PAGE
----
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Why Does the Proposed Rule Matter?

Proposed Changes to FLSA White Collar Exemption Rules

If implemented, the DOL estimates the new rule would extend overtime protections to approximately 5 million workers who are currently exempt under the white collar exemption rules. It would also clarify overtime compensation eligibility for another 6 million white collar workers.

Currently, salaried workers who fall above the $23,660 salary threshold and who are given some managerial tasks are considered “exempt” from overtime pay. Many argue that this exemption has allowed millions of workers to be misclassified as managers, even if the majority of their work is not spent on managerial tasks.However, under the new rule, managers who make less than $50,440 a year would be considered “non-exempt,” meaning they would be eligible for overtime pay. Therefore, in the case above, the individual would be entitled to 20 hours of overtime pay—assuming she does not meet all of the exemption criteria (salary basis, salary level and duties test).While employers can elect to stay the course and start paying overtime, for many businesses—especially smaller ones and nonprofits—this will not likely be fiscally possible. Employers will need to implement substantial changes if they wish to keep payroll expenses constant and avoid adjusting employee schedules too much.
Options for Employers
If the proposed rule is adopted, employers can avoid a lot of hassle by giving a raise to employees who are close to the salary threshold. For instance, consider a situation in which a retail store manager makes $49,000 a year and regularly works overtime. Rather than paying the manager time and a half, as mandated by the FLSA, the employer could bump the manager’s salary up to $51,000 a year to avoid incurring overtime expenses.While this is certainly an option, the DOL estimates that only 0.06 percent of workers in the United States would receive a straight-up salary increase as a result of the new rule. More likely, experts believe that employers will choose to cut hours or reduce base or hourly pay in an effort to find a more neutral cost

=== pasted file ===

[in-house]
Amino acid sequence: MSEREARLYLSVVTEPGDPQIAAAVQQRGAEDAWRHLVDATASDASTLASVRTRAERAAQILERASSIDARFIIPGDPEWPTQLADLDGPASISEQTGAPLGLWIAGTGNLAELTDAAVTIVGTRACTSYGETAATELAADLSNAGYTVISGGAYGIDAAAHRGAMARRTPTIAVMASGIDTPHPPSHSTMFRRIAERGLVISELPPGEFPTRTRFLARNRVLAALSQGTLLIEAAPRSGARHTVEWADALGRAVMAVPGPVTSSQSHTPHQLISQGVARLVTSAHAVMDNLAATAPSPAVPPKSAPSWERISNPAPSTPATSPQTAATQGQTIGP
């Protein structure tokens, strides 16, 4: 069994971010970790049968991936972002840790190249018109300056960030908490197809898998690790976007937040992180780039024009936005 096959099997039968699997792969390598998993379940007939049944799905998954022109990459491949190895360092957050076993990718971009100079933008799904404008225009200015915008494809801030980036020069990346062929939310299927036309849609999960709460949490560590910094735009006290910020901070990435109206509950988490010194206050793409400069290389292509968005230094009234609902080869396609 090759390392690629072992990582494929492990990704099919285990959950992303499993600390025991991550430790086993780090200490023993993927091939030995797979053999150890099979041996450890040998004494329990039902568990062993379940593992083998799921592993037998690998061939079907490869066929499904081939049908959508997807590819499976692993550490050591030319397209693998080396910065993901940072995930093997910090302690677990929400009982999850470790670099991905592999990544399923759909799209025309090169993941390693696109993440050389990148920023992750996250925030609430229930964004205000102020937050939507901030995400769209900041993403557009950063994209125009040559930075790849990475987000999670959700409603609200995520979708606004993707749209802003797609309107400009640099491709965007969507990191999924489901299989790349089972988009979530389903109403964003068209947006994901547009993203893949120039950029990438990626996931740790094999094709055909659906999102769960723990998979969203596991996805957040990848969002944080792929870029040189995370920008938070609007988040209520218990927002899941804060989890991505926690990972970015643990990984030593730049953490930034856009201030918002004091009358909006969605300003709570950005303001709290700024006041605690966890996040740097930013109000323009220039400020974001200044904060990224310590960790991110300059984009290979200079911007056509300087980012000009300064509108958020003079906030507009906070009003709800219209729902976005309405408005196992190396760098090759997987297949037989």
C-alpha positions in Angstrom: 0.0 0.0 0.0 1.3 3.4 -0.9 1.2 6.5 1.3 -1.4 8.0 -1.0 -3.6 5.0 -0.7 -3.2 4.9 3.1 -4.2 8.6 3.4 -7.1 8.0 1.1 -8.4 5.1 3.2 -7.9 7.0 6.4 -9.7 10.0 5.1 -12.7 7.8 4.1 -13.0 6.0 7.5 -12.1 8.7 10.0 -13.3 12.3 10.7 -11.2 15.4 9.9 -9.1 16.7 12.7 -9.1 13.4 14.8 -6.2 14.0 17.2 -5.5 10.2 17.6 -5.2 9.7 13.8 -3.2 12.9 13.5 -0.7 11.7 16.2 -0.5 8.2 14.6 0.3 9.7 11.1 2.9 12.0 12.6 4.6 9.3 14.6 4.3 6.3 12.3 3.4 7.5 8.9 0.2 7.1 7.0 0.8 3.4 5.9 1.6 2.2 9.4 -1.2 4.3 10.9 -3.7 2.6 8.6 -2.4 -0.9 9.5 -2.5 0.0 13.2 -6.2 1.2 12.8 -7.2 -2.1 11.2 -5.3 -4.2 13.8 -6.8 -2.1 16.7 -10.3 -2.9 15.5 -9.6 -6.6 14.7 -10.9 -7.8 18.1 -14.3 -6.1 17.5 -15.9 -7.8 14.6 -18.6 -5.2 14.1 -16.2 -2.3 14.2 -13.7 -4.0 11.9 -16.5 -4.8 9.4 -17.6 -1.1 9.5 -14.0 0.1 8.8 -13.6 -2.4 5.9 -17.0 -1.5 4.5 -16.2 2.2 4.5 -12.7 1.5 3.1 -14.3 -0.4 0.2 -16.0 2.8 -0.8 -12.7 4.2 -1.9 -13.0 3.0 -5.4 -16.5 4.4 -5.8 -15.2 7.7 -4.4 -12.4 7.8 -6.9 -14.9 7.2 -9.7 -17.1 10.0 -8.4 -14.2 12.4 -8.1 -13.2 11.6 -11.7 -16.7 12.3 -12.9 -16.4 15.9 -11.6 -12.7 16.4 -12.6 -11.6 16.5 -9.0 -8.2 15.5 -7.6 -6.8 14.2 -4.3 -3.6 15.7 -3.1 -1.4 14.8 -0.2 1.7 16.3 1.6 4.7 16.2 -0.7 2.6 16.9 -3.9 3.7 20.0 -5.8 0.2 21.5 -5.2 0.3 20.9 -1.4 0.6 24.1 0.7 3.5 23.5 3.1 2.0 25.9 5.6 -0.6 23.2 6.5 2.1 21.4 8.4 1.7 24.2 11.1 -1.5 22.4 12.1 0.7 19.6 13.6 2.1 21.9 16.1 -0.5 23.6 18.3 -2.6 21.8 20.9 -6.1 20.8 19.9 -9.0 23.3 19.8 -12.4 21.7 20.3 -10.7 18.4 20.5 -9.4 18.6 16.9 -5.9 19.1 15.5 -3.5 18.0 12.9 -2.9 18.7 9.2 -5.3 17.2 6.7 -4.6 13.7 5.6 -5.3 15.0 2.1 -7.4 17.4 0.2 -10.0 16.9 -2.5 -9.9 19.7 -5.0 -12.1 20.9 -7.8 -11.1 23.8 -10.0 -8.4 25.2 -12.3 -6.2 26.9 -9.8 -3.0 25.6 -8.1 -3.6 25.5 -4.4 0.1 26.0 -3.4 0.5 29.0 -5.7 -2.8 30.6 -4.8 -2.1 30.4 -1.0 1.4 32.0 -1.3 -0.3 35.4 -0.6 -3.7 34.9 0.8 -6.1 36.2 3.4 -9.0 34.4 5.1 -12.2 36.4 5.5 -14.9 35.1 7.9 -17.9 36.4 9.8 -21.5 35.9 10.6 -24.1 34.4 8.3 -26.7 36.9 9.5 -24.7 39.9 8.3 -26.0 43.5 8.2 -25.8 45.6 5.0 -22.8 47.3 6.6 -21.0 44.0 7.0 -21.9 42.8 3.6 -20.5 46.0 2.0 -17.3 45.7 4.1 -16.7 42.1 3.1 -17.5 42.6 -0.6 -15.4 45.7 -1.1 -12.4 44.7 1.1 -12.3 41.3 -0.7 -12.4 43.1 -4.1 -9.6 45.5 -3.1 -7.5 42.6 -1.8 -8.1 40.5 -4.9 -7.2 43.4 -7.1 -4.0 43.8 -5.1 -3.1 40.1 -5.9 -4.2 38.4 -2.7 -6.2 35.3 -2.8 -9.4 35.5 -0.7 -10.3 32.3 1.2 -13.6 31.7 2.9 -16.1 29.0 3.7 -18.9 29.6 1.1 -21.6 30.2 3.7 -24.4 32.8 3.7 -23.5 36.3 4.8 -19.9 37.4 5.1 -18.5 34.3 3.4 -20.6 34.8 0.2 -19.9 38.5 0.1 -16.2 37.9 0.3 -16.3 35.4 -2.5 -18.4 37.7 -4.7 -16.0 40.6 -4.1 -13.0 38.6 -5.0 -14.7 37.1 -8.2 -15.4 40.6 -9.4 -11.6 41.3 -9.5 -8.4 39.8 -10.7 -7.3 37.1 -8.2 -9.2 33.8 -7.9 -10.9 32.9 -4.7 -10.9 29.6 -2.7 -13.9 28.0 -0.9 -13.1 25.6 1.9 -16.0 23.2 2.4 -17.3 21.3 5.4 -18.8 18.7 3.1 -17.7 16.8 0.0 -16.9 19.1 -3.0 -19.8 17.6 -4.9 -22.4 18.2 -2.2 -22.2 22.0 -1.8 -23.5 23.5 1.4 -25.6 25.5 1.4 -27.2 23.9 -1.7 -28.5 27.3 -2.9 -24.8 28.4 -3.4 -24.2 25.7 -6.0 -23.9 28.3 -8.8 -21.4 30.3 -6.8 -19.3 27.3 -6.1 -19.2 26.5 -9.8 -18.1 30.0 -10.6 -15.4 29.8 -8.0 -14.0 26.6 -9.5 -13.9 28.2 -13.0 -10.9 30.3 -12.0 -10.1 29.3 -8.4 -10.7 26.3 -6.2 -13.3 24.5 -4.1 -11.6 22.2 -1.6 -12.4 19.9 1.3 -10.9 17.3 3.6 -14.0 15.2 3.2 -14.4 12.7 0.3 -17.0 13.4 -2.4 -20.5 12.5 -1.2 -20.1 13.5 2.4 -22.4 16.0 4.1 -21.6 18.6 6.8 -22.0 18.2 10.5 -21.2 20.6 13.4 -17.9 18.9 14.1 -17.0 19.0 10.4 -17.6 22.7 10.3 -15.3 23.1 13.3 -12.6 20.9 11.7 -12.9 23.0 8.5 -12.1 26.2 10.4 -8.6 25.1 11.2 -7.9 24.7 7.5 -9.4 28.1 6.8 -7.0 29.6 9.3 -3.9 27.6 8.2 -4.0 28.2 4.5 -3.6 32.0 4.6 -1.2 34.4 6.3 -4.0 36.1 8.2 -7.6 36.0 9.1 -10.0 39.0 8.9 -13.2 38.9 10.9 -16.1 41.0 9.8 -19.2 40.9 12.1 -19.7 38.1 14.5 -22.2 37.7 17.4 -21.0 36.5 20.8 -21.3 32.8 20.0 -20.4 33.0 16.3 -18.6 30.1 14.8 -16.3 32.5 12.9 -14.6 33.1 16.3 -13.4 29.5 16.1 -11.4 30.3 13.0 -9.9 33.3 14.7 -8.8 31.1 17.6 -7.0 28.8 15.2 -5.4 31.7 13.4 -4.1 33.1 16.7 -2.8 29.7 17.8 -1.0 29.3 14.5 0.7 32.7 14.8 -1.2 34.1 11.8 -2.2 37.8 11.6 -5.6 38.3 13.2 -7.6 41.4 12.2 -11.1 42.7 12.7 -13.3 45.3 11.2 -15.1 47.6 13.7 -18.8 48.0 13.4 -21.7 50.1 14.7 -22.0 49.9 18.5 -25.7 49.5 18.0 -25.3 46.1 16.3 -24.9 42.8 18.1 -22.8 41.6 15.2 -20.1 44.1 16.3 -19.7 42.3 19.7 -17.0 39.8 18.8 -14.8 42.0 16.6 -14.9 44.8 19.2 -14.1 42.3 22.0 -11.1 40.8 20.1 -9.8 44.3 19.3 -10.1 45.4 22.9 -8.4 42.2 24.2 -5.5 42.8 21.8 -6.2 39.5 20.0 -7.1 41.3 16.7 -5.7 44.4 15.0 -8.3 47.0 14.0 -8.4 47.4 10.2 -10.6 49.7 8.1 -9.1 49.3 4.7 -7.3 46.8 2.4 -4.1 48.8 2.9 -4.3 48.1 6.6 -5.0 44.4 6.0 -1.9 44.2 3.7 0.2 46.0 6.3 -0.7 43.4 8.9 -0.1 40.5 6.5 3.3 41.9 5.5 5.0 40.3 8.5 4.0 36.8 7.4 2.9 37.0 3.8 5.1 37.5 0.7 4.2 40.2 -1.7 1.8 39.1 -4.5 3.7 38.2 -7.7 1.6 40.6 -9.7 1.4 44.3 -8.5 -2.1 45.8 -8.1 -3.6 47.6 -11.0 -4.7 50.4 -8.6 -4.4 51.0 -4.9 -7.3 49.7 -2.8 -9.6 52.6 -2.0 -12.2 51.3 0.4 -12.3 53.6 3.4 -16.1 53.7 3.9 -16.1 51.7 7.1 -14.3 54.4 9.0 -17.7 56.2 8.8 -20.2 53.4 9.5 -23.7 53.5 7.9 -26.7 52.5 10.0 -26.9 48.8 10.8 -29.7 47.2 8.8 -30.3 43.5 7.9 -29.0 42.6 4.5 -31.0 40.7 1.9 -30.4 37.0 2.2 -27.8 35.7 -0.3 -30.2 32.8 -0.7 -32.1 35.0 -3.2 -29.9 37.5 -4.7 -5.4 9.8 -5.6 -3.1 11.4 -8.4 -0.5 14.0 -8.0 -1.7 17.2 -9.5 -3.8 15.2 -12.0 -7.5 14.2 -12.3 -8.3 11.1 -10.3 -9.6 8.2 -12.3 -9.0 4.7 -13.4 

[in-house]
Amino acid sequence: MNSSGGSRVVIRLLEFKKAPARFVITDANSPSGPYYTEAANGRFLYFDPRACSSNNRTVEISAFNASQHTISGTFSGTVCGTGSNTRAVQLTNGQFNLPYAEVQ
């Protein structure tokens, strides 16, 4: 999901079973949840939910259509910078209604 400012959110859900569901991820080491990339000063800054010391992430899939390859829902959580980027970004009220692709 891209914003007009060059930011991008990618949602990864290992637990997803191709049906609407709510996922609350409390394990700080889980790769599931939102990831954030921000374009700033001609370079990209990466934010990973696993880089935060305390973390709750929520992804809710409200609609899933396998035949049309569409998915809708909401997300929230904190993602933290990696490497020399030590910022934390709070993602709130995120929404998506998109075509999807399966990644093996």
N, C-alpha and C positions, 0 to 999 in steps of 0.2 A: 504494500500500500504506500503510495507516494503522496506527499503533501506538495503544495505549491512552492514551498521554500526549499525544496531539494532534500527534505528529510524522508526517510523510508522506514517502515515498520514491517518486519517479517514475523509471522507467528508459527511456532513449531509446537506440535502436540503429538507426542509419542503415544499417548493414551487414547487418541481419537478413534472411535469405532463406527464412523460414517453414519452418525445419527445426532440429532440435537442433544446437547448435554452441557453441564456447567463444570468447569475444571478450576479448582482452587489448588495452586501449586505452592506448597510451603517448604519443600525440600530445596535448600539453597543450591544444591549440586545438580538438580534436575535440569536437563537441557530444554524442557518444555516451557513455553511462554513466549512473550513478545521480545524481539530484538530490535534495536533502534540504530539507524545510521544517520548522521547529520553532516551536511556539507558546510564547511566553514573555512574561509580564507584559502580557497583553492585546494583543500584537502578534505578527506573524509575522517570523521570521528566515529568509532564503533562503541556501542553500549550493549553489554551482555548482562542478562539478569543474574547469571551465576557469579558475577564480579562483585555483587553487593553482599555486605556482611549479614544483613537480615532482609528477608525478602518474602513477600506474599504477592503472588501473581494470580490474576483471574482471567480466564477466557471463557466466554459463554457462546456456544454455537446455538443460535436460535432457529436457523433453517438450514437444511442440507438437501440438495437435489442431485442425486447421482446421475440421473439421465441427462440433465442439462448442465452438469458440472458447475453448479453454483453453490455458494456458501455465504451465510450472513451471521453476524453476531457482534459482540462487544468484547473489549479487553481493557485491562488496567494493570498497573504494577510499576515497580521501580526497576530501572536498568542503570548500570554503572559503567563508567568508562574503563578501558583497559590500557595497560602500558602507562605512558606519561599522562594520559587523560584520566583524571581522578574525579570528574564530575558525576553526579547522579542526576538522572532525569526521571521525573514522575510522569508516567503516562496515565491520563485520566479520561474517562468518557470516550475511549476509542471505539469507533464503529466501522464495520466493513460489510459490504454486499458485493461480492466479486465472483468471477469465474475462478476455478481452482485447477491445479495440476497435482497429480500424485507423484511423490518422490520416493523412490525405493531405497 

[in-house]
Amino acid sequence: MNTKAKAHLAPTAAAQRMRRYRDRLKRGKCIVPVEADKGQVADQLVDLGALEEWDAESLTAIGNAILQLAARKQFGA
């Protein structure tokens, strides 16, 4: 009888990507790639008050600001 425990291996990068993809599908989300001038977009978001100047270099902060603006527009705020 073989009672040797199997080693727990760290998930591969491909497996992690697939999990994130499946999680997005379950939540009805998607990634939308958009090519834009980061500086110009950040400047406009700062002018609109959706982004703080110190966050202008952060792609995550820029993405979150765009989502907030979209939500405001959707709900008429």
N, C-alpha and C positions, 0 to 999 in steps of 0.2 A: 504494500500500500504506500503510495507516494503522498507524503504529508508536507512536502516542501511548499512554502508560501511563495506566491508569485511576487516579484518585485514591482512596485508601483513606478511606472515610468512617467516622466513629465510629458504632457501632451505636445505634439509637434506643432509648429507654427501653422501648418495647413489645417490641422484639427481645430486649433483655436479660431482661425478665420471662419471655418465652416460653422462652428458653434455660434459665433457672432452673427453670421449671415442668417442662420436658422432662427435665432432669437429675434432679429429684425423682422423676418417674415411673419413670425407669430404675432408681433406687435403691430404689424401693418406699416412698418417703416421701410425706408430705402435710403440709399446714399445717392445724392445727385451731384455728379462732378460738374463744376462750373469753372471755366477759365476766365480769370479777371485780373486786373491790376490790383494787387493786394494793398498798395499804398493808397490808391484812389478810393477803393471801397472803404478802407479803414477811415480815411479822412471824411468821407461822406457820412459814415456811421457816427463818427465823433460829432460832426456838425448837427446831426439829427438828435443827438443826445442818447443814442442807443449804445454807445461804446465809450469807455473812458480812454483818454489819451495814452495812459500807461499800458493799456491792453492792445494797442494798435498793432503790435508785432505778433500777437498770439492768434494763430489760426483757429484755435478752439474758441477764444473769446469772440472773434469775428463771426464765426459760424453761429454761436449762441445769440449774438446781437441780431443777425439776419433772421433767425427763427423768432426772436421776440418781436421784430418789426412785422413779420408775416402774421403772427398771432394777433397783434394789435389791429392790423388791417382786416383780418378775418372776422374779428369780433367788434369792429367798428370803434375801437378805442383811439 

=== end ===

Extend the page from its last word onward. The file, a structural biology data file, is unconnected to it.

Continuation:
In order to avoid paying overtime costs:

  • Employers may limit overtime pay by developing more stringent overtime policies.
  • Employers may consider cutting or reducing benefits to make up for increased payroll expenses.

Switching from exempt to non-exempt status:

  • Employees may see changes to their paid time-off, health benefits or profit-sharing.
  • may lead employees to worry about their financial stability when changes are perceived as a demotion.
  • Employees may get financially strained, their work may be negatively affected and employee morale may drop.

No matter which options are pursued, the new white collar exemption rules will likely have a significant impact on your business. Not only will they influence your bottom line and employee morale, but if not properly executed, they may also result in compliance penalties.

Compliance Penalties

If the proposed rule is adopted, employers that fail to implement overtime changes may face various penalties prescribed by the FLSA, including lawsuits, criminal charges, fines and restrictions in commerce.

Private Lawsuits:

The FLSA allows employees who do not receive the overtime wages they are entitled to receive to sue their employers. Employees may do this either individually or through collective action. Either case may present a significant cost for an employer to defend.

Criminal Charges:

Employers that willfully violate overtime payment requirements face the possibility of criminal charges.

If convicted, employers may be ordered to:

  • Pay a fine of up to $10,000;and
  • For a second or subsequent violation, face imprisonment for up to six months (or both a fine and imprisonment).

“Willful” under the FLSA applies to a conduct an employer performs while knowing it was prohibited under the law. “Willful” also applies when an employer shows reckless disregard for the requirements of the FLSA.

Employers that willfully or repeatedly violation overtime payment requirements are subject to a civil penalty of up to $1,100 per violation.

“Hot Goods” Provisions:

In addition to other penalties, the FLSA prohibits employers from shipping goods in interstate commerce if those goods were produced in violation of the law.

“Repeated” under the FLSA applies to an employer that commits a violation after receiving previous notice that it was in violation of the law. This notice must be provided by an authorized government agent.